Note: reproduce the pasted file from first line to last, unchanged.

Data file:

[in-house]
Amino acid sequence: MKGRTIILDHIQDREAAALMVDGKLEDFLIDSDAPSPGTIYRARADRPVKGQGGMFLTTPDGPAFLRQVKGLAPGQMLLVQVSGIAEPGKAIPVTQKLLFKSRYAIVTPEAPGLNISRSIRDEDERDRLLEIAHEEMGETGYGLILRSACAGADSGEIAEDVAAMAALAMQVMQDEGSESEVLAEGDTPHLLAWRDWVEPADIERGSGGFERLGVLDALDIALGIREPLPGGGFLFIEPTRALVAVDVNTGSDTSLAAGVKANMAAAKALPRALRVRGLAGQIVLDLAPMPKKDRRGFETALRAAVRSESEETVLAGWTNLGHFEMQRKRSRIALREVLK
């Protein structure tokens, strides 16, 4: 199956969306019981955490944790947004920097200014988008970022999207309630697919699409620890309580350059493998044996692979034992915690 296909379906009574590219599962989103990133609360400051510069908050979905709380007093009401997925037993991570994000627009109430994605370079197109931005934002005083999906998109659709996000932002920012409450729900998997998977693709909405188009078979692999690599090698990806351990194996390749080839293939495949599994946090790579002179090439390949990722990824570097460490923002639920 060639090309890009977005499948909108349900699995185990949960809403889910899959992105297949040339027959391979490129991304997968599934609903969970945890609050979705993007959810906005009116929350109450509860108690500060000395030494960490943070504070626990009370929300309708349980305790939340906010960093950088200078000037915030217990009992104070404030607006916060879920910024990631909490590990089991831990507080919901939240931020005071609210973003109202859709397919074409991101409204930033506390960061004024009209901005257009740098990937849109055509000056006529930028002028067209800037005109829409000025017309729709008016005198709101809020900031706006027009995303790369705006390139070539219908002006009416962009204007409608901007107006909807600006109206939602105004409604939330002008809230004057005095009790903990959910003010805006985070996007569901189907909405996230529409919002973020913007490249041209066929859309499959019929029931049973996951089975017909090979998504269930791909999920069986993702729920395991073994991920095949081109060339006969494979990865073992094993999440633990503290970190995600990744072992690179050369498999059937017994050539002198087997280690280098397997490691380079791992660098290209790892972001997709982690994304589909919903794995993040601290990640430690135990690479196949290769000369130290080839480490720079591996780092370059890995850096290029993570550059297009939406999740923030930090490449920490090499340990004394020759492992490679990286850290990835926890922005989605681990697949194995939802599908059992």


[in-house]
Amino acid sequence: MKGRTIILDHIQDREAAALMVDGKLEDFLIDSDAPSPGTIYRARADRPVKGQGGMFLTTPDGPAFLRQVKGLAPGQMLLVQVSGIAEPGKAIPVTQKLLFKSRYAIVTPEAPGLNISRSIRDEDERDRLLEIAHEEMGETGYGLILRSACAGADSGEIAEDVAAMAALAMQVMQDEGSESEVLAEGDTPHLLAWRDWVEPADIERGSGGFERLGVLDALDIALGIREPLPGGGFLFIEPTRALVAVDVNTGSDTSLAAGVKANMAAAKALPRALRVRGLAGQIVLDLAPMPKKDRRGFETALRAAVRSESEETVLAGWTNLGHFEMQRKRSRIALREVLK
């Protein structure tokens, strides 16, 4: 199956969306019981955490944790947004920097200014988008970022999207309630697919699409620890309580350059493998044996692979034992915690 296909379906009574590219599962989103990133609360400051510069908050979905709380007093009401997925037993991570994000627009109430994605370079197109931005934002005083999906998109659709996000932002920012409450729900998997998977693709909405188009078979692999690599090698990806351990194996390749080839293939495949599994946090790579002179090439390949990722990824570097460490923002639920 060639090309890009977005499948909108349900699995185990949960809403889910899959992105297949040339027959391979490129991304997968599934609903969970945890609050979705993007959810906005009116929350109450509860108690500060000395030494960490943070504070626990009370929300309708349980305790939340906010960093950088200078000037915030217990009992104070404030607006916060879920910024990631909490590990089991831990507080919901939240931020005071609210973003109202859709397919074409991101409204930033506390960061004024009209901005257009740098990937849109055509000056006529930028002028067209800037005109829409000025017309729709008016005198709101809020900031706006027009995303790369705006390139070539219908002006009416962009204007409608901007107006909807600006109206939602105004409604939330002008809230004057005095009790903990959910003010805006985070996007569901189907909405996230529409919002973020913007490249041209066929859309499959019929029931049973996951089975017909090979998504269930791909999920069986993702729920395991073994991920095949081109060339006969494979990865073992094993999440633990503290970190995600990744072992690179050369498999059937017994050539002198087997280690280098397997490691380079791992660098290209790892972001997709982690994304589909919903794995993040601290990640430690135990690479196949290769000369130290080839480490720079591996780092370059890995850096290029993570550059297009939406999740923030930090490449920490090499340990004394020759492992490679990286850290990835926890922005989605681990697949194995939802599908059992």